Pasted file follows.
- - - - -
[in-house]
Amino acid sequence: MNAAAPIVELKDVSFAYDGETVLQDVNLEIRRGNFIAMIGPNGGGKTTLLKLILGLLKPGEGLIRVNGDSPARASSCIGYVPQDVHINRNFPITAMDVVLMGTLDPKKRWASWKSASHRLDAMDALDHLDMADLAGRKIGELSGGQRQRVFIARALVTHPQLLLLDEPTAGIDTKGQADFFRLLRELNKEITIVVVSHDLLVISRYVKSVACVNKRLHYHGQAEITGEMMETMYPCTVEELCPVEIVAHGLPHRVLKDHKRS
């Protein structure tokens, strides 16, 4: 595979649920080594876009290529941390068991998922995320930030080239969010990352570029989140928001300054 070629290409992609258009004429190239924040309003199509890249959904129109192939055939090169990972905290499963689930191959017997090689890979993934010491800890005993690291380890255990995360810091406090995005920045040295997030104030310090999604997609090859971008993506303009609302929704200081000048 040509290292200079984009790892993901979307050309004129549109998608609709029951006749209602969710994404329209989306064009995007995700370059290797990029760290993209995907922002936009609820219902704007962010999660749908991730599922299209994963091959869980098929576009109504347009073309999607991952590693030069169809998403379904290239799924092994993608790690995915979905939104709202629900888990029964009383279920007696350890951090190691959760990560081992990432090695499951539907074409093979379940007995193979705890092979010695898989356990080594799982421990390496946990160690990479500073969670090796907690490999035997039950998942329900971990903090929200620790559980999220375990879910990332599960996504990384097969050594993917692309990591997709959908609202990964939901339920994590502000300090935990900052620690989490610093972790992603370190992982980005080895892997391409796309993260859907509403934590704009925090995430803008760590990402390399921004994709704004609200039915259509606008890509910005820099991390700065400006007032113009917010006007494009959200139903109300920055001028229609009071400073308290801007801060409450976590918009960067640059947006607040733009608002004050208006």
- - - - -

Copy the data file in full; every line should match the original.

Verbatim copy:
[in-house]
Amino acid sequence: MNAAAPIVELKDVSFAYDGETVLQDVNLEIRRGNFIAMIGPNGGGKTTLLKLILGLLKPGEGLIRVNGDSPARASSCIGYVPQDVHINRNFPITAMDVVLMGTLDPKKRWASWKSASHRLDAMDALDHLDMADLAGRKIGELSGGQRQRVFIARALVTHPQLLLLDEPTAGIDTKGQADFFRLLRELNKEITIVVVSHDLLVISRYVKSVACVNKRLHYHGQAEITGEMMETMYPCTVEELCPVEIVAHGLPHRVLKDHKRS
């Protein structure tokens, strides 16, 4: 595979649920080594876009290529941390068991998922995320930030080239969010990352570029989140928001300054 070629290409992609258009004429190239924040309003199509890249959904129109192939055939090169990972905290499963689930191959017997090689890979993934010491800890005993690291380890255990995360810091406090995005920045040295997030104030310090999604997609090859971008993506303009609302929704200081000048 040509290292200079984009790892993901979307050309004129549109998608609709029951006749209602969710994404329209989306064009995007995700370059290797990029760290993209995907922002936009609820219902704007962010999660749908991730599922299209994963091959869980098929576009109504347009073309999607991952590693030069169809998403379904290239799924092994993608790690995915979905939104709202629900888990029964009383279920007696350890951090190691959760990560081992990432090695499951539907074409093979379940007995193979705890092979010695898989356990080594799982421990390496946990160690990479500073969670090796907690490999035997039950998942329900971990903090929200620790559980999220375990879910990332599960996504990384097969050594993917692309990591997709959908609202990964939901339920994590502000300090935990900052620690989490610093972790992603370190992982980005080895892997391409796309993260859907509403934590704009925090995430803008760590990402390399921004994709704004609200039915259509606008890509910005820099991390700065400006007032113009917010006007494009959200139903109300920055001028229609009071400073308290801007801060409450976590918009960067640059947006607040733009608002004050208006």